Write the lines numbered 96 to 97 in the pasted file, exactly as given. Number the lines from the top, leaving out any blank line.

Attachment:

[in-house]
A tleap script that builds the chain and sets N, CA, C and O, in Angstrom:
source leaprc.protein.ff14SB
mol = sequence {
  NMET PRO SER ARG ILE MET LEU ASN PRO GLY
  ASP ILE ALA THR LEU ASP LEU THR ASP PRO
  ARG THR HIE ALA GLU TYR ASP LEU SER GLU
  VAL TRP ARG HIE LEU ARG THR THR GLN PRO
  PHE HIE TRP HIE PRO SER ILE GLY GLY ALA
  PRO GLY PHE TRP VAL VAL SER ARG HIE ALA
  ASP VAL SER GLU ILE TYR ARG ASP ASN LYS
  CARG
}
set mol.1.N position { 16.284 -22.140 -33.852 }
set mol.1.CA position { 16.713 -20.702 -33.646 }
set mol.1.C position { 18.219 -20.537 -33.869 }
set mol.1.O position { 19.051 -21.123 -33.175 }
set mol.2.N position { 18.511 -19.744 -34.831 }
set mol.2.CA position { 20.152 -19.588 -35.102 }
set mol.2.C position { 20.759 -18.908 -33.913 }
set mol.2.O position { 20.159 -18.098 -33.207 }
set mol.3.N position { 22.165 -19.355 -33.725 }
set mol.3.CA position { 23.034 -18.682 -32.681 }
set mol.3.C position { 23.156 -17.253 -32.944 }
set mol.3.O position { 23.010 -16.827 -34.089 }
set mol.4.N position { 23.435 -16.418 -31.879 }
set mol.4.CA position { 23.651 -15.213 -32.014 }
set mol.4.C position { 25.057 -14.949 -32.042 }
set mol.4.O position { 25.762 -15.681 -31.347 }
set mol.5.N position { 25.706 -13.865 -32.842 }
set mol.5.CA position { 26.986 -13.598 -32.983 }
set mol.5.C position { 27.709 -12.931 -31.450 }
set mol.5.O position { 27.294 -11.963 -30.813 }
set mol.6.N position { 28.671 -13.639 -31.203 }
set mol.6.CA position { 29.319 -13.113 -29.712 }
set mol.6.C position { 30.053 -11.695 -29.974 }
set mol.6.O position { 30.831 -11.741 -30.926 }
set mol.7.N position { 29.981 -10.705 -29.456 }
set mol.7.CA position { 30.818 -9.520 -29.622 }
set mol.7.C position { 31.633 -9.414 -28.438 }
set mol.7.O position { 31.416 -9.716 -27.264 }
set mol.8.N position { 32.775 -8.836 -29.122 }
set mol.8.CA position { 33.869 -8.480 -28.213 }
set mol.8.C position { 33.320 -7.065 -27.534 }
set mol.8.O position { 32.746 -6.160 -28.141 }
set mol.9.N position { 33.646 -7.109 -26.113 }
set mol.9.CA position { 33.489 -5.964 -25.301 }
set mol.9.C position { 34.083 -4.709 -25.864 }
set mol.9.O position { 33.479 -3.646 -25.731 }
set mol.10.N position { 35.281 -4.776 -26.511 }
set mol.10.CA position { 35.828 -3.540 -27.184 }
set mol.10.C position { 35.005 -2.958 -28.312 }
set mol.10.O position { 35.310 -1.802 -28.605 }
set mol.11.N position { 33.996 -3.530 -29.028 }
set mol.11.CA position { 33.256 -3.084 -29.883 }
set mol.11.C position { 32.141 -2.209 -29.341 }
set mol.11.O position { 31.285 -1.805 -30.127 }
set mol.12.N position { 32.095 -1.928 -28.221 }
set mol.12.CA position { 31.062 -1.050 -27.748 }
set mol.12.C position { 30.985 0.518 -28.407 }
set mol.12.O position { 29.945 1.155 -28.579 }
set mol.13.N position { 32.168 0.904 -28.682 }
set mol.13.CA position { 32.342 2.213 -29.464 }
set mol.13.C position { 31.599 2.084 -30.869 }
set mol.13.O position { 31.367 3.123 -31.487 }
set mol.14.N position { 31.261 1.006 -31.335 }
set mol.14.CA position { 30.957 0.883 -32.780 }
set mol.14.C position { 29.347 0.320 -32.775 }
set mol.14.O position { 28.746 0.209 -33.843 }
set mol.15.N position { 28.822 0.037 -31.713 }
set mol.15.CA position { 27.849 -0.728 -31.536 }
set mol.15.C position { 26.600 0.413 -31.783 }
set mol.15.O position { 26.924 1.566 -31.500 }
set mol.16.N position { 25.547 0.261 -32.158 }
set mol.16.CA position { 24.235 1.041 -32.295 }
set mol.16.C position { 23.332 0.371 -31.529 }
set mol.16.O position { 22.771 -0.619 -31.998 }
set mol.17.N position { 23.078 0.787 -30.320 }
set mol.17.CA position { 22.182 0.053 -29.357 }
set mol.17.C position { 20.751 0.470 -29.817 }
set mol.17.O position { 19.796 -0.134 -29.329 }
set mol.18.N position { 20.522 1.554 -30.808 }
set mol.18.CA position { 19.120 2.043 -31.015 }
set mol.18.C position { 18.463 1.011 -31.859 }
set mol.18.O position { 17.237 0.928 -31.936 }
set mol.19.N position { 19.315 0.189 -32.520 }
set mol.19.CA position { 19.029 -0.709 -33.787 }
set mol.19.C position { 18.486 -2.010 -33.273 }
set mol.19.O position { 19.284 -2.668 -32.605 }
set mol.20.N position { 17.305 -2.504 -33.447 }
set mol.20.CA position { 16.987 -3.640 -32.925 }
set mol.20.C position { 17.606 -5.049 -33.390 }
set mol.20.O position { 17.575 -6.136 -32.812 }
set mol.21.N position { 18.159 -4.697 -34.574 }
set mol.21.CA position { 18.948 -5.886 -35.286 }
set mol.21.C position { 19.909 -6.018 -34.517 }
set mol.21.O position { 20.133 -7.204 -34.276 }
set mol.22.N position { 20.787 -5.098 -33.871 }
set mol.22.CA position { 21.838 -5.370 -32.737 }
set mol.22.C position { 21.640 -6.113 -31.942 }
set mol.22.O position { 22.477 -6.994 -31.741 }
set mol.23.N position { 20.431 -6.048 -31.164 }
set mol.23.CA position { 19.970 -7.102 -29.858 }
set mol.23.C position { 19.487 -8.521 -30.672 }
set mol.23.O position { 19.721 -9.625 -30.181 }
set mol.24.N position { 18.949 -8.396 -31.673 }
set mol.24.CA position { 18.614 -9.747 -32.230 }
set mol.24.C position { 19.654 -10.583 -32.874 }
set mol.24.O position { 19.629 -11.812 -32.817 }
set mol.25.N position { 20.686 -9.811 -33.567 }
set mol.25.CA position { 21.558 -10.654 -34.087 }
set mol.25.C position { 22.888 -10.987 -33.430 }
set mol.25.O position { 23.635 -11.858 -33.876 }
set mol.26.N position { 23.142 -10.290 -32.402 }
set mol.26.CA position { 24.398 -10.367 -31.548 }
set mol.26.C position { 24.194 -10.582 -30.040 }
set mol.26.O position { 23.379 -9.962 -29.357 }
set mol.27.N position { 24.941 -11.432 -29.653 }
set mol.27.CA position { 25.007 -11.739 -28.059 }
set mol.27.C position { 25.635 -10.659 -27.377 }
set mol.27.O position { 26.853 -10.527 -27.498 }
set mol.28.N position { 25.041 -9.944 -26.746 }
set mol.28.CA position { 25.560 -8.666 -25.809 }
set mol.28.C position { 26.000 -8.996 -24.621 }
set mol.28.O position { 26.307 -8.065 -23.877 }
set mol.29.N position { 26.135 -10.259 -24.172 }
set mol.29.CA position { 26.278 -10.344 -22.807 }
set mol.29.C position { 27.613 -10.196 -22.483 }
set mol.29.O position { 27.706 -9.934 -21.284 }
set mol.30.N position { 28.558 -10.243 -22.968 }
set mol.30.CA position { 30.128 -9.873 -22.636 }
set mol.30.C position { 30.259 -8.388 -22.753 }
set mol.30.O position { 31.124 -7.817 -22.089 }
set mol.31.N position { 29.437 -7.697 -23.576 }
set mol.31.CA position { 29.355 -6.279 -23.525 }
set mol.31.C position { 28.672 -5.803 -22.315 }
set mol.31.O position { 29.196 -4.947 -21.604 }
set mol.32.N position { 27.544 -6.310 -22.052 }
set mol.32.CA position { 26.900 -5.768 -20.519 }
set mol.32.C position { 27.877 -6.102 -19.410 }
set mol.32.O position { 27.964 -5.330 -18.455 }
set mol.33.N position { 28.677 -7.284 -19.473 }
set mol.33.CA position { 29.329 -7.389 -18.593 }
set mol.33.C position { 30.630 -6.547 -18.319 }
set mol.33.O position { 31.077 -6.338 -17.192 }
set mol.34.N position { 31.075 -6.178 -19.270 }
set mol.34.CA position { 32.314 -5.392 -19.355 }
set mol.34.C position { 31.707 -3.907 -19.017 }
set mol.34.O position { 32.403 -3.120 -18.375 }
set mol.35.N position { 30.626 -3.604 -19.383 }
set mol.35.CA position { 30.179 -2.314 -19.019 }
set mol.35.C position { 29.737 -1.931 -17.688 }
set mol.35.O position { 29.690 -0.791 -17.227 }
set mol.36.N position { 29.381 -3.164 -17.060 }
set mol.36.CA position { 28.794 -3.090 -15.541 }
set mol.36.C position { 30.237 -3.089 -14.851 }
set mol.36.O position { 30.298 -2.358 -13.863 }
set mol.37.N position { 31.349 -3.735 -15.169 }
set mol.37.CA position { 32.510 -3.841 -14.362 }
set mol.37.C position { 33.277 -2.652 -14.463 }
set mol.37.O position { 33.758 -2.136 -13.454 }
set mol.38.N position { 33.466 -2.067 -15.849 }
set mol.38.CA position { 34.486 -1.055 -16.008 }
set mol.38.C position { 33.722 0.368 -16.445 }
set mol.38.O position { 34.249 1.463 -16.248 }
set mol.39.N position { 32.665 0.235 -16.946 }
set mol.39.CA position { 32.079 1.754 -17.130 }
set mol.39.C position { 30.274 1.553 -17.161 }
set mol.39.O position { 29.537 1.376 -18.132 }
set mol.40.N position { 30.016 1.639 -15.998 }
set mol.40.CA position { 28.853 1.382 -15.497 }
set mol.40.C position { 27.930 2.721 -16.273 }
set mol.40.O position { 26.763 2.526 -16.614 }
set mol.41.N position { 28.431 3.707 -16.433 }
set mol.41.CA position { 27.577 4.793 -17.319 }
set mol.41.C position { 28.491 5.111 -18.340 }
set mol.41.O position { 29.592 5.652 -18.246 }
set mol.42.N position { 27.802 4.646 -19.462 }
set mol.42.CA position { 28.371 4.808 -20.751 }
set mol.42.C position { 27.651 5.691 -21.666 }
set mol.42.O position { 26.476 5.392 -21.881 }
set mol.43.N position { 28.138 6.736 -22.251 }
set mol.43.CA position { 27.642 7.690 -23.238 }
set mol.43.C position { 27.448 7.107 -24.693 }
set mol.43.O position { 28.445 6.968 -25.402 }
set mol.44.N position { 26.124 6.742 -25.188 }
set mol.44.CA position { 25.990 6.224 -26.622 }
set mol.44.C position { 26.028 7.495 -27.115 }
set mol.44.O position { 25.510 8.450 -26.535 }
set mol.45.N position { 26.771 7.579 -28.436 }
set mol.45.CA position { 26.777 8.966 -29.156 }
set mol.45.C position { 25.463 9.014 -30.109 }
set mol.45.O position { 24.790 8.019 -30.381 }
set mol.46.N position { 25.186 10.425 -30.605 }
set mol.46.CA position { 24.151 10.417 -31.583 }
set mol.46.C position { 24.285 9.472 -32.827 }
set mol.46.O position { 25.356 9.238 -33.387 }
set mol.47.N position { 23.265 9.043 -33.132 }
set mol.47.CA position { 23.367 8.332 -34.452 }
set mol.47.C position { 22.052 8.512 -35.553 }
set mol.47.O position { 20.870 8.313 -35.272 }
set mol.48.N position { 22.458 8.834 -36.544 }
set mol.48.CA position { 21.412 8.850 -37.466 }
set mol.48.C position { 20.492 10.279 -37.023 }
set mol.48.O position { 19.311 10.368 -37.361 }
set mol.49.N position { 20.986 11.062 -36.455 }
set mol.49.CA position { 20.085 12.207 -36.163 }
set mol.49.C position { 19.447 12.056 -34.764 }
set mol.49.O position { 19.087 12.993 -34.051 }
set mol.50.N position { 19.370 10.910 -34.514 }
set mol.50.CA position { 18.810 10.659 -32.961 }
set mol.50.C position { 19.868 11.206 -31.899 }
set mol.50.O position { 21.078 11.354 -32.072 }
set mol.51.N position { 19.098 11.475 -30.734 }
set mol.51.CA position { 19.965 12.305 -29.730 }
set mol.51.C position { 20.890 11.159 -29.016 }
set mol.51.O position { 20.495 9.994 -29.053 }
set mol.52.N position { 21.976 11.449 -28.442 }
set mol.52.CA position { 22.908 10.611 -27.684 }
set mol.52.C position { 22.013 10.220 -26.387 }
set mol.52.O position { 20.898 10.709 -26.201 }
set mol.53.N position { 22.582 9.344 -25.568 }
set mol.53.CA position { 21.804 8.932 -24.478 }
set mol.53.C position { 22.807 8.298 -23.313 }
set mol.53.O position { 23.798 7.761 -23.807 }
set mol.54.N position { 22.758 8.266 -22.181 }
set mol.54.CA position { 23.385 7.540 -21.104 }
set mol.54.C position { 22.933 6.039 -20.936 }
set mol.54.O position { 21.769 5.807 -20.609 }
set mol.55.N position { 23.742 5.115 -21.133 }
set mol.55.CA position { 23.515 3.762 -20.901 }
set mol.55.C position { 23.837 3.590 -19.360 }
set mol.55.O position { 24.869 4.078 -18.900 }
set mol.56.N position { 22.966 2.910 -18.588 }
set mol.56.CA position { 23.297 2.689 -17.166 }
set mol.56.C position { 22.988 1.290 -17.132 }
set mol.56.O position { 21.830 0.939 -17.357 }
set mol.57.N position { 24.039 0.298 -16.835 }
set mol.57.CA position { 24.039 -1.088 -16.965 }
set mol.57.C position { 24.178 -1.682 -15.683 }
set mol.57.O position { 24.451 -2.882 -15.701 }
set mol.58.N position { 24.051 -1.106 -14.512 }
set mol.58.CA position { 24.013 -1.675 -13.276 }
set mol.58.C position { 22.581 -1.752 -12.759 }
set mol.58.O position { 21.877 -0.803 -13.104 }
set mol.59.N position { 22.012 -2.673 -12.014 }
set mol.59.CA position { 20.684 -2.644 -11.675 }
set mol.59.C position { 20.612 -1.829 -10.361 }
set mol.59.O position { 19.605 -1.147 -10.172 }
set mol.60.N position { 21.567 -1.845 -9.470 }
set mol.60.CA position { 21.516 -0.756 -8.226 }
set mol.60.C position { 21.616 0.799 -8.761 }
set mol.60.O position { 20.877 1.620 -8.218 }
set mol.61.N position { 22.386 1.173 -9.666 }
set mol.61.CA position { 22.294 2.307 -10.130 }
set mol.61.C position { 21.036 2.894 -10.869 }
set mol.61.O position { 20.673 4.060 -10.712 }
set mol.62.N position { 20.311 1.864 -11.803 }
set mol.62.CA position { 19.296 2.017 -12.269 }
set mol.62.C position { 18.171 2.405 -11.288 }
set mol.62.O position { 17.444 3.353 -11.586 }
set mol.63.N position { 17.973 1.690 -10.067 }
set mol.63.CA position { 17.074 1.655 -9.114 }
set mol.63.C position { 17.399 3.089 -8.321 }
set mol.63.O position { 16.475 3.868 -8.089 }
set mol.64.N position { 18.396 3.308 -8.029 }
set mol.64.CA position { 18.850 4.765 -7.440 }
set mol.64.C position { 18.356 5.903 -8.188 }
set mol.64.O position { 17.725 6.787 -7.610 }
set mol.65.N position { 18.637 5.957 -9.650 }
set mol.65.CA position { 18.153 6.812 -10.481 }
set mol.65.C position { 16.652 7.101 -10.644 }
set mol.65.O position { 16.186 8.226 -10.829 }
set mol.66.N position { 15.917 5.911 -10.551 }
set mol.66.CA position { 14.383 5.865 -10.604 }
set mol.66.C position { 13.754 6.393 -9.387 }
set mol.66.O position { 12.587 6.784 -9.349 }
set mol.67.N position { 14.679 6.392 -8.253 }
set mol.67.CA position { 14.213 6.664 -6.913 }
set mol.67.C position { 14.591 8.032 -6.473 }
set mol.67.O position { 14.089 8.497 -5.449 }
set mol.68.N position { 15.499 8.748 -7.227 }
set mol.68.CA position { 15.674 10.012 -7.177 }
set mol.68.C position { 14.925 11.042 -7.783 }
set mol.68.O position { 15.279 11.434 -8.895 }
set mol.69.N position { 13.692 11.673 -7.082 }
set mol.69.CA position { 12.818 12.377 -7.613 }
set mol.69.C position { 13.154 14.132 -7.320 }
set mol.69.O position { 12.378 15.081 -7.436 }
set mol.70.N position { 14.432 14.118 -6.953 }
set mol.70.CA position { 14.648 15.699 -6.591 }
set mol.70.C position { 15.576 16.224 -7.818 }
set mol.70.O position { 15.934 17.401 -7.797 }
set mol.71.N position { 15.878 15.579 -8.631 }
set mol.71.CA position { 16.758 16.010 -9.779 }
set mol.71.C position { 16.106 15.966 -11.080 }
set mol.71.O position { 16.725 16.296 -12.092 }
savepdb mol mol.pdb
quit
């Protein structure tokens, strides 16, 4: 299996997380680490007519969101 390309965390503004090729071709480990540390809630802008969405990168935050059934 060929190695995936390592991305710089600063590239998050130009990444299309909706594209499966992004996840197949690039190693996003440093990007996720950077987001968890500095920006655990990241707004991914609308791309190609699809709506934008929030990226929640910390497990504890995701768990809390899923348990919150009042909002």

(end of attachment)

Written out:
set mol.21.C position { 19.909 -6.018 -34.517 }
set mol.21.O position { 20.133 -7.204 -34.276 }